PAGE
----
Friday, October 22, 2010

CIT lecturer assumes a lot in wealth tax argument

Cork Institute of Technology lecturer Tom O'Connor says that the "wealthy" have €121bn, which should be taxed. He seems unperturbed by the fact that these people have presumably paid taxes on all of their income while they accumulated this wealth and figures taxing them twice is no big deal.

I think that would be immoral, but I don't want to argue the wealth tax. No, I'm really bothered by the assumptions O'Connor used to arrive at this €121bn figure.

He uses a 2006 Bank of Ireland Private Banking report as the basis for his figures. He then updates the figures in that report using these assumptions.
  1. BoI breaks down the wealthy into three cohorts: those whose net worth is greater than €30m, those whose net worth is between €5m and €30m, and those who fall between €1m and €5m. O'Connor assumes that each group will have an average wealth near the midpoint in the range. {I believe that it would skew strongly towards the low end each time.}

  2. O'Connor assumes that the property holdings of the wealthy have fallen in value in line with the national average. {I suspect that quite a few of those wealthy people held land that - or owned shares in companies that held the land - that was valued on its development potential and that they didn't own large tracts of built up neighborhoods or farm land.}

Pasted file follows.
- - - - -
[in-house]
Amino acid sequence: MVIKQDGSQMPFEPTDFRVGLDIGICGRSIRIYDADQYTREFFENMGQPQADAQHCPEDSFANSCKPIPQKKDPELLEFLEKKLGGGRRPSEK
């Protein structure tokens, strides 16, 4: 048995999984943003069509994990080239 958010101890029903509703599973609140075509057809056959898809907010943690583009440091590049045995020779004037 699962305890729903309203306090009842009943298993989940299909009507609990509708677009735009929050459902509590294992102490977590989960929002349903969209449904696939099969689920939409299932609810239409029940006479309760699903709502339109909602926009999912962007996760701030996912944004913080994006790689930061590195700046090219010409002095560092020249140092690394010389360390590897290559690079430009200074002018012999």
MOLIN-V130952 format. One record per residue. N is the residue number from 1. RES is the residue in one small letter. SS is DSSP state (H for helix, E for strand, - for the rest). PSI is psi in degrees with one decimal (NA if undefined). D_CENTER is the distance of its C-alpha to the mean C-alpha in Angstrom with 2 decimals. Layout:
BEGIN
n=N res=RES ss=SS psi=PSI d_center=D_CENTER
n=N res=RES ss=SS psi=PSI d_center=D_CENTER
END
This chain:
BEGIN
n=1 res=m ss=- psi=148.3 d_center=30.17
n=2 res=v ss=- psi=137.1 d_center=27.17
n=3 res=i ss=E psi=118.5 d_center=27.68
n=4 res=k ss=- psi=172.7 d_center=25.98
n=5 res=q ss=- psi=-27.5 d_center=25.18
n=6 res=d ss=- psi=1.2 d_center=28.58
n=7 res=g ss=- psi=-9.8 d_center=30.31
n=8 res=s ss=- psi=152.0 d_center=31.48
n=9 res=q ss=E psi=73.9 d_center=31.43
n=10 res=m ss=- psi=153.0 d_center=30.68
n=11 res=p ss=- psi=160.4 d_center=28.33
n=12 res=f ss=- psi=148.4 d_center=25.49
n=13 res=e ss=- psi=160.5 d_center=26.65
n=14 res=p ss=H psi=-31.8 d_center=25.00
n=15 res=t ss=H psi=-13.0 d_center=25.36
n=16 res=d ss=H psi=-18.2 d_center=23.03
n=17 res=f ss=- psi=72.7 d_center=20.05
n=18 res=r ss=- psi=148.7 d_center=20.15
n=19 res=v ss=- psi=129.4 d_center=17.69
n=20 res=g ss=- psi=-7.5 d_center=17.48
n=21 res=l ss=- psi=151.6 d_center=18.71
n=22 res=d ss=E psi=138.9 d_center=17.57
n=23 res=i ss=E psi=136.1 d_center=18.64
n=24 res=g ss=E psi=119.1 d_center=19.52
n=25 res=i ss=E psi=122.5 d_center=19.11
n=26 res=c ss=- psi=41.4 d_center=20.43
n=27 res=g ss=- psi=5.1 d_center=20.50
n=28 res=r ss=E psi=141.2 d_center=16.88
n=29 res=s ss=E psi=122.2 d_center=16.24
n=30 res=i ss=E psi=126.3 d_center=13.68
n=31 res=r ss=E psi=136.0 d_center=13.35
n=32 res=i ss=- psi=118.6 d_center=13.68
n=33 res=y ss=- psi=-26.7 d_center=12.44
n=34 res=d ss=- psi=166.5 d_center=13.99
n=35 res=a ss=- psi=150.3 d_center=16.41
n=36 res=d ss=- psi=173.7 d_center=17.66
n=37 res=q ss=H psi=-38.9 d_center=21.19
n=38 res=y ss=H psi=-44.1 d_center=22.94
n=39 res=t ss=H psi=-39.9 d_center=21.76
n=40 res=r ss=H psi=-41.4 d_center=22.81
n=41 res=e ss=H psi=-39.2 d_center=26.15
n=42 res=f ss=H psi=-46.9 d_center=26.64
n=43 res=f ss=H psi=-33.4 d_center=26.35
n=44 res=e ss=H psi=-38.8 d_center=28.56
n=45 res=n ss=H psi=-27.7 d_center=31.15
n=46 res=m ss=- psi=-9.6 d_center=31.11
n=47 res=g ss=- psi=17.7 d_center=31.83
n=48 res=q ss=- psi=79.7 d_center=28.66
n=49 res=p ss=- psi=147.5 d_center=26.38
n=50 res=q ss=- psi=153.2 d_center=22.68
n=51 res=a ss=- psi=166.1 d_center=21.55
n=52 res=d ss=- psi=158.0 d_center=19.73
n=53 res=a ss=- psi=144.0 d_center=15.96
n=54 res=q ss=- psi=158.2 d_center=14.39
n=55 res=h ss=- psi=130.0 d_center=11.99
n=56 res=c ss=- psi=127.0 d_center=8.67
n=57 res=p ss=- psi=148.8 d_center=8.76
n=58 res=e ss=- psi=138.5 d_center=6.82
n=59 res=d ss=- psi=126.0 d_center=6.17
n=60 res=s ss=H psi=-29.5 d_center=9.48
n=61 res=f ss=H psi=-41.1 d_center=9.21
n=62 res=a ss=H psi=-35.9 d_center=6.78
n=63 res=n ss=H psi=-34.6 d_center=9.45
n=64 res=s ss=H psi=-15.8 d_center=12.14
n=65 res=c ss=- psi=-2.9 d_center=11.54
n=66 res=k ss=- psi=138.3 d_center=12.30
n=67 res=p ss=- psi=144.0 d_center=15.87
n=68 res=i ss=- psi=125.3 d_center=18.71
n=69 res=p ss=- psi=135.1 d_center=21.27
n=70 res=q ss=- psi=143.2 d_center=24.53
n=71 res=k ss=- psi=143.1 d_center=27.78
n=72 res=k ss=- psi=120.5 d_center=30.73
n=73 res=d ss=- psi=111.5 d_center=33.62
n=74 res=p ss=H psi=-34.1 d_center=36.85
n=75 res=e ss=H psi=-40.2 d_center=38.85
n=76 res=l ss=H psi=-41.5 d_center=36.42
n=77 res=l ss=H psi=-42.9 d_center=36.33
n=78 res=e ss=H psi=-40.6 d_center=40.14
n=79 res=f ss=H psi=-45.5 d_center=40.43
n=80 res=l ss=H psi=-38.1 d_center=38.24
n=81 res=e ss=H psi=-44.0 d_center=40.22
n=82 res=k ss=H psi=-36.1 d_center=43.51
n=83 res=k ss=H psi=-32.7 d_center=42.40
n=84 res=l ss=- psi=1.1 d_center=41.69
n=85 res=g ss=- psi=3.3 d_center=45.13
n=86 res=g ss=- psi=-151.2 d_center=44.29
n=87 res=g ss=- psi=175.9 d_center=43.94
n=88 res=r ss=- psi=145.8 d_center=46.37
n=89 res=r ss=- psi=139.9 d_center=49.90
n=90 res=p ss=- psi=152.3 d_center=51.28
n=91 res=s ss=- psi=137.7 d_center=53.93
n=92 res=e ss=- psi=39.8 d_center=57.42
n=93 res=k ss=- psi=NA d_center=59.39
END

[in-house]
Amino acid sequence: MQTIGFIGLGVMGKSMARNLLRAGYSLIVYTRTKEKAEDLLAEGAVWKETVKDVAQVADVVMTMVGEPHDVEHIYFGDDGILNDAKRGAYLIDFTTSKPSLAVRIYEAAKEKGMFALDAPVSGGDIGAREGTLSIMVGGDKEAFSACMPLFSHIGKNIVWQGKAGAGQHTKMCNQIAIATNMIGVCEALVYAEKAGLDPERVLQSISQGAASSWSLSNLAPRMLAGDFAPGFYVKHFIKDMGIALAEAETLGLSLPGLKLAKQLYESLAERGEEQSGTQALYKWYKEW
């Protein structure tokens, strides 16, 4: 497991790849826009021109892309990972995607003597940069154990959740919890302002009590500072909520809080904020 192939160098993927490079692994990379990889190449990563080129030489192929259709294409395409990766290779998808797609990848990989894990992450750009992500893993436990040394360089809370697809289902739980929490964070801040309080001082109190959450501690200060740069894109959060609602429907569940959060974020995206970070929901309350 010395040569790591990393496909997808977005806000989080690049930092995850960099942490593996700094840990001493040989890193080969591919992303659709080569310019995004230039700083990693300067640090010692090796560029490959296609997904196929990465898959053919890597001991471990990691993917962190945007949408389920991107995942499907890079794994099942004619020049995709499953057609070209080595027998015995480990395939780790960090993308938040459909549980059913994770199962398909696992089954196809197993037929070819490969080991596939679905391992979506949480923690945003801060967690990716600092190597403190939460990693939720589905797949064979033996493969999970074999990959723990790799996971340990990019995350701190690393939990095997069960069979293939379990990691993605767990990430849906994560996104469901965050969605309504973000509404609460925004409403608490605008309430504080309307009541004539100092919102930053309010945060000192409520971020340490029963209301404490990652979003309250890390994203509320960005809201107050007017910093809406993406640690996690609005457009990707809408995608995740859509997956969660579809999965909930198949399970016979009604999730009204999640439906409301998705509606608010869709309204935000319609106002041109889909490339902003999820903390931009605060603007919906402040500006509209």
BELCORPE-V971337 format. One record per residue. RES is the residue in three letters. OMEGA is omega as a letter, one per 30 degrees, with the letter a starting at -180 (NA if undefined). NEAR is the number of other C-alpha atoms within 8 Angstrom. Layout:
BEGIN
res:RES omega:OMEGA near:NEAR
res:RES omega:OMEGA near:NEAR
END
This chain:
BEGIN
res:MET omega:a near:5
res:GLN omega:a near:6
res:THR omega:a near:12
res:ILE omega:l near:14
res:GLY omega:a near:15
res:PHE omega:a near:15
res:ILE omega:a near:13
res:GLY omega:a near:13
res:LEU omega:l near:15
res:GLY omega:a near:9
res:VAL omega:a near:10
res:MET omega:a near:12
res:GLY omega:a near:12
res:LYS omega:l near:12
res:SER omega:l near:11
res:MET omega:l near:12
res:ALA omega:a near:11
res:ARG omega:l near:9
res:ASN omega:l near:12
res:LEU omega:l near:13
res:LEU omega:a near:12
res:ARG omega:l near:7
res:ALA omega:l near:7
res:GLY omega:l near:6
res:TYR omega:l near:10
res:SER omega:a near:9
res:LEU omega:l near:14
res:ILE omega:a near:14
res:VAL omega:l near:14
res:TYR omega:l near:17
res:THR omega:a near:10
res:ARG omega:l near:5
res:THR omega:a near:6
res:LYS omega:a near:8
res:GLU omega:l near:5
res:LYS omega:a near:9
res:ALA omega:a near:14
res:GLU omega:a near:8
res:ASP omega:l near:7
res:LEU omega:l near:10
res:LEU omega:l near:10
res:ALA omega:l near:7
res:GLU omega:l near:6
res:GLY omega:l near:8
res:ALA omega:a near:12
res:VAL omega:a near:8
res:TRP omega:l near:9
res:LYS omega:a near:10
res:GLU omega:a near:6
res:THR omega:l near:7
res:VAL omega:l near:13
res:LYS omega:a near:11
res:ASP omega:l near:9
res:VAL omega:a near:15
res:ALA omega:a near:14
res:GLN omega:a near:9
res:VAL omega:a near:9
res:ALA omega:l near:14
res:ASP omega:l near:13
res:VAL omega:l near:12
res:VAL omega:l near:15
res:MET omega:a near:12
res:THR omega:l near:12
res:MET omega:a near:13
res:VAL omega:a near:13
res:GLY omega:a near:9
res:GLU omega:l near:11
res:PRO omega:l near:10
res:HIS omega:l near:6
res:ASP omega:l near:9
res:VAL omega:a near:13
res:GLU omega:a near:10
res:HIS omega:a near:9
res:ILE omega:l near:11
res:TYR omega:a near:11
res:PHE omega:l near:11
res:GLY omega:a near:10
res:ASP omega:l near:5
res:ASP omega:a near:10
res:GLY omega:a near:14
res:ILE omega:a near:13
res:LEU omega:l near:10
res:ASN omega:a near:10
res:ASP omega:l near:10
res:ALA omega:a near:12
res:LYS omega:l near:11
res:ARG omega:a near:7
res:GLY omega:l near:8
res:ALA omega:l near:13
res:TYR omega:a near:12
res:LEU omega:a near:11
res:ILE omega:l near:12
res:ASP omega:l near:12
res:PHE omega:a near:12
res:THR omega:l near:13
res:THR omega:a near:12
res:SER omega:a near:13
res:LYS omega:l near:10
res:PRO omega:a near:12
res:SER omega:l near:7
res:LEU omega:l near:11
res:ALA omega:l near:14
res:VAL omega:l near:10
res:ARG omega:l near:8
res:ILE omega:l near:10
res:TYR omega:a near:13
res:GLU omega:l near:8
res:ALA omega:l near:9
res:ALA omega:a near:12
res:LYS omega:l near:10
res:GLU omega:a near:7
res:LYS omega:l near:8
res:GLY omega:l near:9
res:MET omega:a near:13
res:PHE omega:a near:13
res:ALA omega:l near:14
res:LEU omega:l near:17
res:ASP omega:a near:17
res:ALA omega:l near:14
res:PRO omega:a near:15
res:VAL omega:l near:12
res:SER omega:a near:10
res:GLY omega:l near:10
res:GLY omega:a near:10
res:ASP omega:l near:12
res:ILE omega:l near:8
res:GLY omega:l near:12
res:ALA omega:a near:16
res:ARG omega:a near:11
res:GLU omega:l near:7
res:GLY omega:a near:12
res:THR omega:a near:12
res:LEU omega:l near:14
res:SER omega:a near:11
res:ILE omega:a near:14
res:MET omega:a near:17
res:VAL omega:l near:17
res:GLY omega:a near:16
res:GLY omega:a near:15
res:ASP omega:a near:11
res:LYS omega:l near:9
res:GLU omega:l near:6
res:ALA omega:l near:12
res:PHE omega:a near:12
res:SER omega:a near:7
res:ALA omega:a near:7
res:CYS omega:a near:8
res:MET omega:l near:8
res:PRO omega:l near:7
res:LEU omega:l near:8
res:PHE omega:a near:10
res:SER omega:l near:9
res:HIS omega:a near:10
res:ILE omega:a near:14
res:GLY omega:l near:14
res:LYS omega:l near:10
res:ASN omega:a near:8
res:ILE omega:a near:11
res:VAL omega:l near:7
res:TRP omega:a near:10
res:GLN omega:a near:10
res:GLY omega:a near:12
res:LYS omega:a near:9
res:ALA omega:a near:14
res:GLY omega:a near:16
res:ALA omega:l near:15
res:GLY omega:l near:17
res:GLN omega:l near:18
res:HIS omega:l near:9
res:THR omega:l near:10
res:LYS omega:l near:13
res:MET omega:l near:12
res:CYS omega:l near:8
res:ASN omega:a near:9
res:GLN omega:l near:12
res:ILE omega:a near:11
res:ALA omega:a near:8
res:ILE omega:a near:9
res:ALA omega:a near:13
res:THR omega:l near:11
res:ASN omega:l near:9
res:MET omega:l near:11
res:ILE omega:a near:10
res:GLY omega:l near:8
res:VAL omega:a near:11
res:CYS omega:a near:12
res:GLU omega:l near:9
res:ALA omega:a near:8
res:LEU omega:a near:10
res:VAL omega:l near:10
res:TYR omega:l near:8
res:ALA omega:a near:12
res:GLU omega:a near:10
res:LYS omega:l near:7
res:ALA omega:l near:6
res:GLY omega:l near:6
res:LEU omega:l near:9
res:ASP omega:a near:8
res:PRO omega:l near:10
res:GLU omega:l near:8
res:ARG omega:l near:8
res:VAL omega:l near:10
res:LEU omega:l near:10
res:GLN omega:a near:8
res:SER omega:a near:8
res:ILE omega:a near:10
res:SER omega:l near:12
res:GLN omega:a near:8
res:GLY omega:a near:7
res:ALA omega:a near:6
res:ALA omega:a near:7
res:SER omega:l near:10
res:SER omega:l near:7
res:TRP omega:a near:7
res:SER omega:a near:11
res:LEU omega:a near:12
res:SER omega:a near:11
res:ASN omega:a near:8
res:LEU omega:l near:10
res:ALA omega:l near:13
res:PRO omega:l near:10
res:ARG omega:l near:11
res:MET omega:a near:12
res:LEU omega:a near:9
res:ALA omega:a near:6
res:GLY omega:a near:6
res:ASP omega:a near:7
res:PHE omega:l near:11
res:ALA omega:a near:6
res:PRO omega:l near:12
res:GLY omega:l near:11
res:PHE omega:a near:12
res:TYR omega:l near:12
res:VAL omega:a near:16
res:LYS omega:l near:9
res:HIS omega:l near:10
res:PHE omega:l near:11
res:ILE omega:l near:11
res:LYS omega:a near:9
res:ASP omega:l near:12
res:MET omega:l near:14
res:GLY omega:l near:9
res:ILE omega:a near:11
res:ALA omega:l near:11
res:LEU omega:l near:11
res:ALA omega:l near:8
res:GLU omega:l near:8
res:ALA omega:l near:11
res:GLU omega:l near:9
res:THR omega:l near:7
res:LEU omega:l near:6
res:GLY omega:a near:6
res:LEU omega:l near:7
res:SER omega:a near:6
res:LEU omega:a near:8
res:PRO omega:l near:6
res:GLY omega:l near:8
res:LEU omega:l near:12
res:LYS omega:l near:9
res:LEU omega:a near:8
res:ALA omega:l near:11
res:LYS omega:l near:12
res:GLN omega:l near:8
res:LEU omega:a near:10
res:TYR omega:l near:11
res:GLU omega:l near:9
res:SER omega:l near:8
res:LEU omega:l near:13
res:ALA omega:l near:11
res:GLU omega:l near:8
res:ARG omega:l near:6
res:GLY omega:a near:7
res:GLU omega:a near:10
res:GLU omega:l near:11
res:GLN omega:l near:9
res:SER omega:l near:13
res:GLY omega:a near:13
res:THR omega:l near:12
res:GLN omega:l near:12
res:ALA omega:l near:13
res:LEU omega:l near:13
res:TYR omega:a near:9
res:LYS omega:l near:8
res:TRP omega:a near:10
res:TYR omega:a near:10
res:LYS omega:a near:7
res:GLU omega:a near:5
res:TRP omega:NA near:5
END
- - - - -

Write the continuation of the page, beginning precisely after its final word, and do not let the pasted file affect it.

3. The wealthy had perfectly diversified share portfolios across the FTSE 100. {He may be right about this, but it's also possible that Ireland's wealthy in 2006 held a disproportionate number of shares in Ireland's banks and property companies, whose prices have since collapsed.}

  4. The bonds in their portfolio were all European government bonds. {I really don't understand this one. Are we really supposed to believe those were the only bonds these people bought? But, regardless, I could probably live with this one.}

  5. Bank of Ireland Private Banking made this information public out of the goodness of their hearts and didn't produce a report that would emphasize the importance of their function to the bank. 
O'Connor wants a 1% wealth tax, which is fine. I don't agree with him, but he says some EU states already have one and others are planning to introduce it. However, if we're going to debate the issue we need a better starting place for what such a tax might bring in.